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The thing that 'p****d' James O'Connor off at Toulon

By Ian Cameron
RC Toulon's Australian fullback James OConnor (C) vies with Agen's Georgian wing Tamaz Mchedlidze (R) during the French Top 14 rugby union match RC Toulon vs Agen on December 5, 2015 at the Mayol stadium in Toulon, southeastern France. (AFP / BERTRAND LANGLOIS via Getty)

Wallabies playmaker James O’Connor has been reflecting on his time at Toulon and admits to certain selection frustrations while at the star-studded French side.


O’Connor lined out in the red and black of Toulon during two stints between 2014 and 2017 and learned a huge amount from the heavyweight talent employed by the club while he was there.

The Australian would play alongside the likes of fellow Wallabies Matt Giteau and Drew Mitchell, Springbok flyer Bryan Habana, Fijian wrecking ball Josua Tuisova, French legend Matthieu Bastareaud and All Blacks great Ma’a Nonu – among others.

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James O’Connor is brilliantly open about his life & career | RugbyPass Offload | Episode 36
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James O’Connor is brilliantly open about his life & career | RugbyPass Offload | Episode 36

O’Connor – who suffered two seizures at the club when his off-field antics caught up with him – admits to also learning a lot from wiser heads while in the south of France. The Queensland Red admits that – initially at least – his fellow Aussies were maybe a tad wary of the tearaway maverick and his behaviour on nights out.

“They had fun when they went out. I was reckless,” O’Connor told the Rugby Offload podcast. “At that stage in my career they were probably trying to avoid me. I’d have been bringing them down.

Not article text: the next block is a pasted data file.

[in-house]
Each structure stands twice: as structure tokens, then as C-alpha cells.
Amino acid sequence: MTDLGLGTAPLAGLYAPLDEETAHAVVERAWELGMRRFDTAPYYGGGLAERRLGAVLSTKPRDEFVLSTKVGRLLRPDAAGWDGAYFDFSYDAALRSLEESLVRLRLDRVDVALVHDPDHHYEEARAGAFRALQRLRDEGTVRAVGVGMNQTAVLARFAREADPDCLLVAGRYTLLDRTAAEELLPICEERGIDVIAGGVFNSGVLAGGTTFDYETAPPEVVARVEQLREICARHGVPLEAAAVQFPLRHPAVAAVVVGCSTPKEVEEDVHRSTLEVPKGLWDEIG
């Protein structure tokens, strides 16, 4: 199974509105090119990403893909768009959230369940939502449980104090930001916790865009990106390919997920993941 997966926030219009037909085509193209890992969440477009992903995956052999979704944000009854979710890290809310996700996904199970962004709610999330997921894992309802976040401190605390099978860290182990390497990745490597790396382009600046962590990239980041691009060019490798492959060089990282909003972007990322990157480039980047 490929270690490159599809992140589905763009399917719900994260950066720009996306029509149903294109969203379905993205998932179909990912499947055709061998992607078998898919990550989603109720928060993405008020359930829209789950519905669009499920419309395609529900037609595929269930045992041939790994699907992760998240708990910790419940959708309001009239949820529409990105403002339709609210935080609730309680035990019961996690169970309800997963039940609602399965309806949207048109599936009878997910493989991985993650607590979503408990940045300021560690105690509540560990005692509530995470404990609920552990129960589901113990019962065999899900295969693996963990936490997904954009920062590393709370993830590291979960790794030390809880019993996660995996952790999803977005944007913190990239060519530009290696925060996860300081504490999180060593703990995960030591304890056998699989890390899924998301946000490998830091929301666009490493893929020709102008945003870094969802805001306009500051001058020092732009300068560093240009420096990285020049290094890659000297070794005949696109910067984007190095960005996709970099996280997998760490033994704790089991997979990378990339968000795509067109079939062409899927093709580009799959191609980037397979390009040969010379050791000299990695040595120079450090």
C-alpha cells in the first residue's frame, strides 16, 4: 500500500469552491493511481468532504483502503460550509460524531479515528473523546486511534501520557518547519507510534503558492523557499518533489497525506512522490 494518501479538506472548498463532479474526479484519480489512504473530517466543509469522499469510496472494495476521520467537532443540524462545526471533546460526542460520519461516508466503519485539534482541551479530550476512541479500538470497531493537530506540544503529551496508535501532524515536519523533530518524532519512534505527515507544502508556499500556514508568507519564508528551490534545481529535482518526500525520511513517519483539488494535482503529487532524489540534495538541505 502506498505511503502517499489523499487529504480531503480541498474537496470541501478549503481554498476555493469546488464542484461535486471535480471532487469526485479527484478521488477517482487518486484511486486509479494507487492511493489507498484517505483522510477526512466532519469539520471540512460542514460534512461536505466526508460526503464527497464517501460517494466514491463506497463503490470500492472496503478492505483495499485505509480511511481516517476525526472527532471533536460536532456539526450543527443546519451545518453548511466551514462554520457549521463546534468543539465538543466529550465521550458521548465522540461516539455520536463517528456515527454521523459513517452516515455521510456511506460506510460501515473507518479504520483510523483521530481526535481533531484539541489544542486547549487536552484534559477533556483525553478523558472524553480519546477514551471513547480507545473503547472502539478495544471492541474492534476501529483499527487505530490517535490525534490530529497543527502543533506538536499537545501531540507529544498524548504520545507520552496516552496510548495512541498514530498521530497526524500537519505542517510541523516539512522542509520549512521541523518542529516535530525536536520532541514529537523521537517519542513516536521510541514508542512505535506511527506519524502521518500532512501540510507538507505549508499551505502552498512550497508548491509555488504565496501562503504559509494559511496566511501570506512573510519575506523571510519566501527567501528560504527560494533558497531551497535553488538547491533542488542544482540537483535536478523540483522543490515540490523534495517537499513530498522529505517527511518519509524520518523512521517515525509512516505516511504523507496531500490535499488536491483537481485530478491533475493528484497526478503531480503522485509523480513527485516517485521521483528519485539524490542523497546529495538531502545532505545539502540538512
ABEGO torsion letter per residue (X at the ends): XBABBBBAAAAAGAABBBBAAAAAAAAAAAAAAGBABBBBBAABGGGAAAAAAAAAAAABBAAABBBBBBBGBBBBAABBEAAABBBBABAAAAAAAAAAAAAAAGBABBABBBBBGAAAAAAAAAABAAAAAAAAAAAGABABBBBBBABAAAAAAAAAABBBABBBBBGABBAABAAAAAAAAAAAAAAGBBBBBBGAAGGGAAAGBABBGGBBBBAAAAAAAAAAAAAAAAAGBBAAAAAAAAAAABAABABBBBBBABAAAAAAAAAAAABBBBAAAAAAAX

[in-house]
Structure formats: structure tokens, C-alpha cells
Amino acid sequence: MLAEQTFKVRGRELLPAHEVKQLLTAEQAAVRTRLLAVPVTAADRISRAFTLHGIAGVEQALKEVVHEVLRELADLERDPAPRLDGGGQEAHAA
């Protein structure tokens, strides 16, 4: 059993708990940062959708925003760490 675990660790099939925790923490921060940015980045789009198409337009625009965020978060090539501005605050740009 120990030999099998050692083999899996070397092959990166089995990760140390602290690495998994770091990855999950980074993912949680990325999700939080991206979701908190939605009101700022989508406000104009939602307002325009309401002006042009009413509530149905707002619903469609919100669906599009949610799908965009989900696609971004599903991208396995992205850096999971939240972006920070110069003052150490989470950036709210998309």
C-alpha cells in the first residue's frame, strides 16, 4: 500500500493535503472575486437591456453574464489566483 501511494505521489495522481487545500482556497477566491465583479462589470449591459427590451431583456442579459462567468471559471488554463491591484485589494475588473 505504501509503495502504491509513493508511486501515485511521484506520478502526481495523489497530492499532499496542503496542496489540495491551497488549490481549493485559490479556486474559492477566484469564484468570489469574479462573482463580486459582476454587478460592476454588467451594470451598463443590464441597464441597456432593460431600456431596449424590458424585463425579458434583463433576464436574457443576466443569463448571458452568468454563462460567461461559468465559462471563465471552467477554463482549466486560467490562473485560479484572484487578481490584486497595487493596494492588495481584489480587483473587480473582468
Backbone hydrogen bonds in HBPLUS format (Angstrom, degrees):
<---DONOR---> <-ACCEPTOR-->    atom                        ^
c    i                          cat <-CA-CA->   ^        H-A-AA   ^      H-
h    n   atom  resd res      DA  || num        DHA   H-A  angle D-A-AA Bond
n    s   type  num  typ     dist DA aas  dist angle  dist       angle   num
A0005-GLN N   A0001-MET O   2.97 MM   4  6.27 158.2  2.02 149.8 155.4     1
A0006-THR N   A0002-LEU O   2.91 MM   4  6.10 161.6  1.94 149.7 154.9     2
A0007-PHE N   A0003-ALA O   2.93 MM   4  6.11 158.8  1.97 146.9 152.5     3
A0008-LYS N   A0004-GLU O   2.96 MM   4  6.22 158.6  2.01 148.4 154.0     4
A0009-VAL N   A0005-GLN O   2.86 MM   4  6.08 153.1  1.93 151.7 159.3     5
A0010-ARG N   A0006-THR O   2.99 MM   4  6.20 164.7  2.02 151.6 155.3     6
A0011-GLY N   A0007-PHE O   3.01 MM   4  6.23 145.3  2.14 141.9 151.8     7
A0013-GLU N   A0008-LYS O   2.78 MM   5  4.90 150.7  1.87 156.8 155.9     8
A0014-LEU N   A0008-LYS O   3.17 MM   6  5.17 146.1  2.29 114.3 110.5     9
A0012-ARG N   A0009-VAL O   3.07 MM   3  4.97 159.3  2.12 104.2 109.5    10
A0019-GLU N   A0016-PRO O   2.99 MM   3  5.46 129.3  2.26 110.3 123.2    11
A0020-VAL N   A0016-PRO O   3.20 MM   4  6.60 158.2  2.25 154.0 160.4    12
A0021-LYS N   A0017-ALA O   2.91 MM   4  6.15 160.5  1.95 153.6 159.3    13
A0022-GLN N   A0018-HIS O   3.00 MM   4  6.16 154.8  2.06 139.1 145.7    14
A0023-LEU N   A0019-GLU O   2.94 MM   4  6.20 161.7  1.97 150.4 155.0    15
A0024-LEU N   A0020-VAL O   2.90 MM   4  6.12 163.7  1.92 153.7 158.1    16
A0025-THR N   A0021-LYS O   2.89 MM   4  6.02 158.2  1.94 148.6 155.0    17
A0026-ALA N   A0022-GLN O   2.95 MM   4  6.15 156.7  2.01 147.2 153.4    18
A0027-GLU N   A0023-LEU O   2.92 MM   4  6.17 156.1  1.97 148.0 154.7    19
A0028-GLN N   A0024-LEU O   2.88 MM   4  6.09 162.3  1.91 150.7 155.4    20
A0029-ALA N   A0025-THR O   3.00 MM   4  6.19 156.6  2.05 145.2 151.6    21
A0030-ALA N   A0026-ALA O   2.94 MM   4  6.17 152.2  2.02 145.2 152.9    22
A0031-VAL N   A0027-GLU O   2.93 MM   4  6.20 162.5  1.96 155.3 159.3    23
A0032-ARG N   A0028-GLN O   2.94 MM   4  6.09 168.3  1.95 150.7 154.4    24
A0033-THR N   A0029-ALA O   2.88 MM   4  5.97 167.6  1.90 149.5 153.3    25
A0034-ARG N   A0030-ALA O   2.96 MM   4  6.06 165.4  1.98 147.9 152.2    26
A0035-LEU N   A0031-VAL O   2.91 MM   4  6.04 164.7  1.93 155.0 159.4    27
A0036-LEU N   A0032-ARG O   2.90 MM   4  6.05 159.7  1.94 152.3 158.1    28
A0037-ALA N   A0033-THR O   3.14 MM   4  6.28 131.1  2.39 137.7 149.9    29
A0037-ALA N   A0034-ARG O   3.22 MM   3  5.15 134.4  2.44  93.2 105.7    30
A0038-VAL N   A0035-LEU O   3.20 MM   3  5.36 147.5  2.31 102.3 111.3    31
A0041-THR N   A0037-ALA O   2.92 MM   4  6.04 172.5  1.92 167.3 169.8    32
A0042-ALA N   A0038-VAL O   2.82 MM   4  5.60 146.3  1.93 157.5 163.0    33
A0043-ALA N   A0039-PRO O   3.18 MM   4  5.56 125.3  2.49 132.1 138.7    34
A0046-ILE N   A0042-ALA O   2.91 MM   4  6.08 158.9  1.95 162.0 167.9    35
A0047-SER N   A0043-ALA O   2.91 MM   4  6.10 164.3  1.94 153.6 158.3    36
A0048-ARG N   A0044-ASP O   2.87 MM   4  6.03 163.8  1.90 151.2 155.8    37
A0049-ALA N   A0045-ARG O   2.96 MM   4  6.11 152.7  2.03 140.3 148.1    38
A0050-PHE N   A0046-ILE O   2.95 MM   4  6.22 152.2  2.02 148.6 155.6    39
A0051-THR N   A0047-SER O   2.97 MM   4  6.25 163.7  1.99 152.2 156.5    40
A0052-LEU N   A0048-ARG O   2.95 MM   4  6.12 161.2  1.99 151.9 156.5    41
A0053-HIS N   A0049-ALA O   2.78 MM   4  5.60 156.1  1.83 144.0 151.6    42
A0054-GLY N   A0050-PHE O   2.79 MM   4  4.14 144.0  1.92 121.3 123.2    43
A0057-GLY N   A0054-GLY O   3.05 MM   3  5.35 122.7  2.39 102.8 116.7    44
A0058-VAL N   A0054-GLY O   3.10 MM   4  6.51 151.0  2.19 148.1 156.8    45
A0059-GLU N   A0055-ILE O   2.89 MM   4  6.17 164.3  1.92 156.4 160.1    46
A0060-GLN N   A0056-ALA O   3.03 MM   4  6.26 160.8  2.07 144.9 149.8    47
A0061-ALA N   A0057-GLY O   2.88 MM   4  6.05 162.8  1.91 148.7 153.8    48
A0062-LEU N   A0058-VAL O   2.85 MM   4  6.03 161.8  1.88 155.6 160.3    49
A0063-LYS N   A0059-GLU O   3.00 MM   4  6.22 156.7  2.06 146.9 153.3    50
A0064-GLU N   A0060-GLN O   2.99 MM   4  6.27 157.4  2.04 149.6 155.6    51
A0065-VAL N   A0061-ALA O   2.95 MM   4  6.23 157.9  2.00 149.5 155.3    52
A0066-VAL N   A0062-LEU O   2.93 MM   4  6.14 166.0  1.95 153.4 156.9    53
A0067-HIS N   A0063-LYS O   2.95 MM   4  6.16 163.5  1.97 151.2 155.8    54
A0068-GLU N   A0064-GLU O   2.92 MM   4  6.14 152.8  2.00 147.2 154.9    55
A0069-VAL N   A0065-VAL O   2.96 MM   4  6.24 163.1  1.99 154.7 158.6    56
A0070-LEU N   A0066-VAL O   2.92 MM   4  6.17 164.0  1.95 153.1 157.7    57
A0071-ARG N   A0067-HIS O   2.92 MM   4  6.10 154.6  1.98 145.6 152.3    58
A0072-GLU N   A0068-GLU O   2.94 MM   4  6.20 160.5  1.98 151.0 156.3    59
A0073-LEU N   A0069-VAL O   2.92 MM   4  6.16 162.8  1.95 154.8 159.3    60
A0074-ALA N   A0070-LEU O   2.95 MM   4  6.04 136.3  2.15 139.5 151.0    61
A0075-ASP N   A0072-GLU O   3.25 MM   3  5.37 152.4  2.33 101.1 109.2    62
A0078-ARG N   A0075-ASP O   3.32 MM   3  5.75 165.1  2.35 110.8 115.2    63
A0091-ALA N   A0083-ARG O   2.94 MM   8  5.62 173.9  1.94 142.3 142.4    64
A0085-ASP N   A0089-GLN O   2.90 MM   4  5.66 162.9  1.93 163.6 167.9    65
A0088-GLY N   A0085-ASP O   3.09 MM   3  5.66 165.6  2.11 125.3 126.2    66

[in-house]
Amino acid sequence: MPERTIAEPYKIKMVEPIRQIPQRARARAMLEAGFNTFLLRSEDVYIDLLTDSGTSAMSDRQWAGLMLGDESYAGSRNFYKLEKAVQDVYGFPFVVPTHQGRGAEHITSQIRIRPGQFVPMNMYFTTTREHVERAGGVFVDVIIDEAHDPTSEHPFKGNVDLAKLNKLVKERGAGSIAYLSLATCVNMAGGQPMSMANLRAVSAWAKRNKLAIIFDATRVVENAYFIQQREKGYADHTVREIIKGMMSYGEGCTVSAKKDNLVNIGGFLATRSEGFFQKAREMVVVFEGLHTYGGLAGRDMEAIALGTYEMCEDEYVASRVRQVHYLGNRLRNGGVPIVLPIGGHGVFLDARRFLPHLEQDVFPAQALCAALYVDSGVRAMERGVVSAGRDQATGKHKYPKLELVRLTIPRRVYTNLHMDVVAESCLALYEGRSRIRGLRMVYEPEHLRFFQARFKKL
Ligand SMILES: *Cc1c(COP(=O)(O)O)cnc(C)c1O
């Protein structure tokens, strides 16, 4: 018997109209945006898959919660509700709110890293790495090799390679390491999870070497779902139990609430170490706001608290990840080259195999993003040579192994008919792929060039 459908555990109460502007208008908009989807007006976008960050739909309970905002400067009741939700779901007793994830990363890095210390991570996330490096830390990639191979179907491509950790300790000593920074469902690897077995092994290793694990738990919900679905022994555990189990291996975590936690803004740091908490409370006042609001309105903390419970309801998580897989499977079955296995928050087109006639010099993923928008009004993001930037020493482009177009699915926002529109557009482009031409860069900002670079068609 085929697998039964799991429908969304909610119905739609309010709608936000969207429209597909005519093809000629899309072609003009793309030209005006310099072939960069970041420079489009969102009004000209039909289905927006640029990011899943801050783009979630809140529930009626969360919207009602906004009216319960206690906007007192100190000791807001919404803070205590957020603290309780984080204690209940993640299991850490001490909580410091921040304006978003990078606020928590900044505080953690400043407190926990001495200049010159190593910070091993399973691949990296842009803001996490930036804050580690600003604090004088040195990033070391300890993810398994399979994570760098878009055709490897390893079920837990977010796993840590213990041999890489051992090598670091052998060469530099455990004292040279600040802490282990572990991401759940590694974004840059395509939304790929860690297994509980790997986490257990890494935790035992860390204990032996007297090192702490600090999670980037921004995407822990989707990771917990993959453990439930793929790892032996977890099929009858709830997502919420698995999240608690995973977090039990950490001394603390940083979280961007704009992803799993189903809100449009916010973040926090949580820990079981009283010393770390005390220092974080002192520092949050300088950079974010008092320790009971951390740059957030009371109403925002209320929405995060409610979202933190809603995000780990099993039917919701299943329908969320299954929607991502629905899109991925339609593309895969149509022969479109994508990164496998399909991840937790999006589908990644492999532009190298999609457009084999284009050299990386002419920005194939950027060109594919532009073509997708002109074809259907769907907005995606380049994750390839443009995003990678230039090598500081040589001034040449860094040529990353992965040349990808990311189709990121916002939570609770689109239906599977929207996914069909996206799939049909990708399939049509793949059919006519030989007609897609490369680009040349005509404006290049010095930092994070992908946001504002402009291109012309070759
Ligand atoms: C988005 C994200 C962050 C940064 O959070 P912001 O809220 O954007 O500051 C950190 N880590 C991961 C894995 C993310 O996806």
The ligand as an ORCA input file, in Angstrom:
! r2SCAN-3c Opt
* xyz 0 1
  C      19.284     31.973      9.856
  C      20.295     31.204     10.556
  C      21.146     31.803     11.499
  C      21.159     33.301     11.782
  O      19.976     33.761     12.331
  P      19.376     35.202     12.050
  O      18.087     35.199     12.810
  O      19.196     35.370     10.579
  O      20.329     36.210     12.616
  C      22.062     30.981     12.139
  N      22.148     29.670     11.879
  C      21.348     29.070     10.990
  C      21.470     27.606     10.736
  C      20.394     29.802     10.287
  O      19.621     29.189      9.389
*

“Especially those two in particular. Drew and Gits were huge for me. They were men. I was still in that boy mindset.

“I hung out with them more and they started showing me what was what. That was the first time I saw the actual balance. These are good men, they’ve got family and they’re playing and they’ve got peace in their lives.


“I’m still connected with those guys as well.”

However, for all the off-field help, O’Connor admits his struggle to get selected for the biggest games as a starter still rankles a little.

“The thing that pissed me off at Toulon was that I could never nail down a starting spot.

“It was some of the best footy I played in my life, playing for them [Toulon].


“Leigh Halfpenny was playing fullback, where I played as well. [Bryan] Habana was on one wing and Josua was on the other wing and in the centres they had Ma’a and Basta [Bastareaud]. So it was like ‘Where do I go?’

“So I was just moving. I played like 10 to 15 in that backline. Some games I would play 10, then next I would play wing, then 12, then fullback, then 13. So I was just playing all over. But having a lot of fun with it.

“They were great minds of the game and once again I learned a lot. I was in a better place where I could start learning a bit more about rugby.

“Instead of playing off instincts and they trying to step people, I learned how to manipulate the back field. When to play this, how to play this, why are you doing these things… I was just asking a lot of questions to these guys. They had all their viewpoints and answers and I just kind of blended them into how I played, which was pretty cool.”

His Toulon teammates left an on-field impression on O’Connor when he was there, listing many of his teammates as some of the best he’s played with.


“Specimen-wise, someone who make something out of nothing? Josua Tuisova. Back in 2017 he just couldn’t be touched.

“As complete players of the game I would say Matt Giteau and Ma’a Nonu for sure. I think Ma’a just had everything. He could do everything. There wasn’t one thing he could do and he could just turn it on when he needed in the big moments.

“Gitts, his understanding of the game and his foot speed. He’s just a fighter as well, for a little fella, **** he goes hard. You could always rely on him. You just knew he’d always do the job.”

Current Reds teammate Taniela Tupou is another player who has bowled over Australia – the 135kg prop able to break games almost at will. “The best thing about Nala is that if there’s a moment in a game, I’ll just look at him and say: ‘Bro, I ****ing need something from you here and he’ll just do something for me. Whether it’s a scrum penalty or he’ll make a break and he’ll run 50 or put a hit on and get us the ball back. He’s just that sort of player.”


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